Scotland’s semiautonomous parliament voted on Tuesday to seek another independence referendum. Advocates argue that an EU departure against the will of Scottish voters has sufficiently changed the calculus since the last independence vote, in 2014, that a new one is justified.

Irish nationalists in Northern Ireland have also used Brexit to renew their decades-long efforts to break away from Britain.

Even the top ranks of May’s own government have been divided over how hard a break they should seek from Brussels after decades of grudging British involvement in European integration.

The country’s top financial official, Chancellor of the Exchequer Phillip Hammond, is believed to favor a much softer exit than the hard-line favored by others in May’s cabinet, including Foreign Secretary Boris Johnson.

In an interview with the BBC Wednesday morning, Hammond appeared to be tweaking Johnson by saying that in negotiations with Europe, “we can’t have our cake and eat it.”

Johnson has often said that he is “pro-cake and pro-eating it” when it comes to Britain’s EU relations. The comment has become a byword for European frustrations with Britain, which is seen by many continental officials as wanting to enjoy the benefits of the E.U.’s continued existence without bearing the burden of responsibilities.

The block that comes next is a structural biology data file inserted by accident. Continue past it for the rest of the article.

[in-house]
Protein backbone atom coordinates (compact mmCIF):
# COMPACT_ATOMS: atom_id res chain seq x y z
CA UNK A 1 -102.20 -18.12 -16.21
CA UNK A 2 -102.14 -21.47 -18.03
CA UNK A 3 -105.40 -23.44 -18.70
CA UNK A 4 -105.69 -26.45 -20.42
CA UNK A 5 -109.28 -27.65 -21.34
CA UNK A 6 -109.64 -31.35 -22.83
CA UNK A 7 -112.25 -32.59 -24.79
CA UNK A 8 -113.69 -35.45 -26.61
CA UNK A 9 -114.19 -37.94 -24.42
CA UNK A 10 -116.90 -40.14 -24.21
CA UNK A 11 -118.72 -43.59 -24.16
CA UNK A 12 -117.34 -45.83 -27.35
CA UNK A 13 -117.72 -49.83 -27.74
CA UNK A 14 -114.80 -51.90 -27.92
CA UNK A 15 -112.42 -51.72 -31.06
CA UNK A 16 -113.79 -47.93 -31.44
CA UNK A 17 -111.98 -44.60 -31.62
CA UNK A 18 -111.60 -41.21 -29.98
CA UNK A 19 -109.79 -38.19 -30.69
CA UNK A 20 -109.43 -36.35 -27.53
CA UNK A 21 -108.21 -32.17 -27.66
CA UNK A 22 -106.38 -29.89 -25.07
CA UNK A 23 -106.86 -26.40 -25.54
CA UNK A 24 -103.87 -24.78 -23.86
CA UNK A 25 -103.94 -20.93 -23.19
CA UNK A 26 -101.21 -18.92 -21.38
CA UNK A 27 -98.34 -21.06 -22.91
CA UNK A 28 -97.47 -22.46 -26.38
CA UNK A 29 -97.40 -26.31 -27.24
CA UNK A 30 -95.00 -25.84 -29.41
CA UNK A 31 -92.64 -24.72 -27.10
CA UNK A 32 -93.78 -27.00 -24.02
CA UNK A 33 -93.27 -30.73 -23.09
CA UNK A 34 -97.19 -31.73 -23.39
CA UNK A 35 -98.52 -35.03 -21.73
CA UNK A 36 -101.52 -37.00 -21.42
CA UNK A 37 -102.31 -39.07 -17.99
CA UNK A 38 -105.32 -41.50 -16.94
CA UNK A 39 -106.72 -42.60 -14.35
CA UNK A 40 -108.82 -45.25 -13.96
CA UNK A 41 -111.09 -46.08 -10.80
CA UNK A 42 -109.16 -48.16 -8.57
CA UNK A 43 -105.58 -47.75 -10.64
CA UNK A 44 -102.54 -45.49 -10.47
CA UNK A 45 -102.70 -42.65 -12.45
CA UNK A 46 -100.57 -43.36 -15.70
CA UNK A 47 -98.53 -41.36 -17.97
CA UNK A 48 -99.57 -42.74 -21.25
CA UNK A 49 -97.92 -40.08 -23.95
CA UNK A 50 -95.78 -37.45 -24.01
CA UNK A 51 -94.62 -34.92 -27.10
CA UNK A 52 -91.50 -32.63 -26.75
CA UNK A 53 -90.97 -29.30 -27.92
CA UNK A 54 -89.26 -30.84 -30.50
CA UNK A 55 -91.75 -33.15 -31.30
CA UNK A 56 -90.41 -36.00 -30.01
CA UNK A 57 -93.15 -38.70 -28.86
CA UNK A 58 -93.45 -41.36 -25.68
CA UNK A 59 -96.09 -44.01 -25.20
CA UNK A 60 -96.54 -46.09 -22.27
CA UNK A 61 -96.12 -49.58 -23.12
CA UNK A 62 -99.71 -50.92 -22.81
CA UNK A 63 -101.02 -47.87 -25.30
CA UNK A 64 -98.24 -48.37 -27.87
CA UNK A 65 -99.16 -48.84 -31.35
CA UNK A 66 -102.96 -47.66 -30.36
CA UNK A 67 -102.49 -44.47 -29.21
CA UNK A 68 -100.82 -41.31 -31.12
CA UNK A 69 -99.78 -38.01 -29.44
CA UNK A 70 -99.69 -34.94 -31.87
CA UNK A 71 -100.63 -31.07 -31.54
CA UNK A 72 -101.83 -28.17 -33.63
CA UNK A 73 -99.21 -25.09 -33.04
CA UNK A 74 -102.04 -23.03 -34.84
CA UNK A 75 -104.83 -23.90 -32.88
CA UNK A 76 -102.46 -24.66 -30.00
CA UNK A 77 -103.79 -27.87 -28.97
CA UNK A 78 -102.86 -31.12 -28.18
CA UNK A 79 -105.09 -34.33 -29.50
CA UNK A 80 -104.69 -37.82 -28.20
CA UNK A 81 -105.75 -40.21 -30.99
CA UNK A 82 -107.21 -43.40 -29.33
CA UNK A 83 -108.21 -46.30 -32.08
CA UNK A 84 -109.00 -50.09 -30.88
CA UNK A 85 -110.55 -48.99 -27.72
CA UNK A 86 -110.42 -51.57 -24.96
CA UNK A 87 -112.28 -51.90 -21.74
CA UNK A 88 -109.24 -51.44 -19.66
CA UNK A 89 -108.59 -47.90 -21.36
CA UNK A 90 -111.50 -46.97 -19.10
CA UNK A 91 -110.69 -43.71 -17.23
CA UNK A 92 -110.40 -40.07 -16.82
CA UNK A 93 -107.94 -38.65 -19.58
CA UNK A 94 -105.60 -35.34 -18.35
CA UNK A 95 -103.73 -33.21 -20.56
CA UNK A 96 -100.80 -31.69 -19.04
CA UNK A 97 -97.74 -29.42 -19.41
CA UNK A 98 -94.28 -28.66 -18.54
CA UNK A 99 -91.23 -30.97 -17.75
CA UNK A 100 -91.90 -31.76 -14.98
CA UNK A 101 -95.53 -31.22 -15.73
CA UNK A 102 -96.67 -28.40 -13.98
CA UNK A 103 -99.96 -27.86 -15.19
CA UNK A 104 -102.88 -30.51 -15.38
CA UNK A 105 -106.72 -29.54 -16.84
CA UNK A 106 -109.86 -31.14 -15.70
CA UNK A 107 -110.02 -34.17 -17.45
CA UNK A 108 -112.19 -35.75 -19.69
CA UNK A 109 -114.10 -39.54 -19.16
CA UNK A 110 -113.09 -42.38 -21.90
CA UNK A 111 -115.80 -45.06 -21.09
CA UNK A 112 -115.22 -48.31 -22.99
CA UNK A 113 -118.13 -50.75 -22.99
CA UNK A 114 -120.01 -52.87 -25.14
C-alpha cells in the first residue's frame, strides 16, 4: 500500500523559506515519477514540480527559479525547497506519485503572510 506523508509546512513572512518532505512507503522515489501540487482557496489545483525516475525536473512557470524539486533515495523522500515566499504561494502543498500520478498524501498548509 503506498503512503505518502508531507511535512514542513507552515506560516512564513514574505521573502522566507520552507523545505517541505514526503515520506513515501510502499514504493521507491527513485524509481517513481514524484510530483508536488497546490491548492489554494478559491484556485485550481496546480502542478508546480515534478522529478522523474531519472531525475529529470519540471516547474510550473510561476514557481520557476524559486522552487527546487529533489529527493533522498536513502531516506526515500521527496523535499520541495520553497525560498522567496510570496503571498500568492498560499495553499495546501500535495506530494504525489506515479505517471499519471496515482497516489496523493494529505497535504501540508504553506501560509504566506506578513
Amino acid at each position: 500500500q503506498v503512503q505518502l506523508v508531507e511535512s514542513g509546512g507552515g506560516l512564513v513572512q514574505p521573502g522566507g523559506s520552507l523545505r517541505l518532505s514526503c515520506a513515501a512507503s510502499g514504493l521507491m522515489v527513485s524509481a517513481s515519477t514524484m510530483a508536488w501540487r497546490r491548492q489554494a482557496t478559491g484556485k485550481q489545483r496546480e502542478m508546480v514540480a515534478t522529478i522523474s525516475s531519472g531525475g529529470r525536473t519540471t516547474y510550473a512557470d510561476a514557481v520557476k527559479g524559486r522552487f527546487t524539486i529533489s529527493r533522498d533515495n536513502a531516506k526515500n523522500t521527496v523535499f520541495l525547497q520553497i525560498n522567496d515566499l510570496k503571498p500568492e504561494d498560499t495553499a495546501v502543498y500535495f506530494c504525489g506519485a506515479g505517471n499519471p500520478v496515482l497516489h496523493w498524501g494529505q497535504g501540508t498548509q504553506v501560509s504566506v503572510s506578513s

Europe has taken an unusually united stand in asserting that Britain won’t be able to secure a better deal than the one it has today. If it does, German Chancellor Angela Merkel and other stalwart defenders of the EU fear that Britain could be just the start of a broader unraveling.

In France, for instance, polls show that anti-E. U. firebrand Marine Le Pen is almost certain to reach the second round of this spring’s presidential contest — and is within striking distance of winning.

Because of the distraction of that vote and of German elections in the fall, Britain’s EU divorce talks are likely to get off to a slow start. The 27 nations that are being left behind, for instance, are not expected to even formalize their negotiating stance until a summit in late April.

Once the talks begin in earnest, there will be little time to finish. The negotiations are capped at two years, meaning they must be complete by March 2019.

But officials have said the fall of 2018 is the real deadline because any new arrangement between Britain and its erstwhile partners will need to receive approval from every national legislature, a politically delicate and time-consuming process.

If Britain and the EU can’t come to terms on a new trade deal before the deadline, the two sides would revert to World Trade Organization rules for exchanges across the English Channel. In practice that means significantly higher tariffs, and likely economic harm to both sides.

Despite the risks, Britain’s impending exit was celebrated Wednesday by the country’s rabidly pro-Brexit tabloids.

“Freedom!” exulted the front page of the Daily Mail.

The mood was more sober across the English Channel, with EU budget commissioner Günther Oettinger calling Wednesday’s Article 50 letter “a negative message for Europe as a whole, and for the U.K. especially.”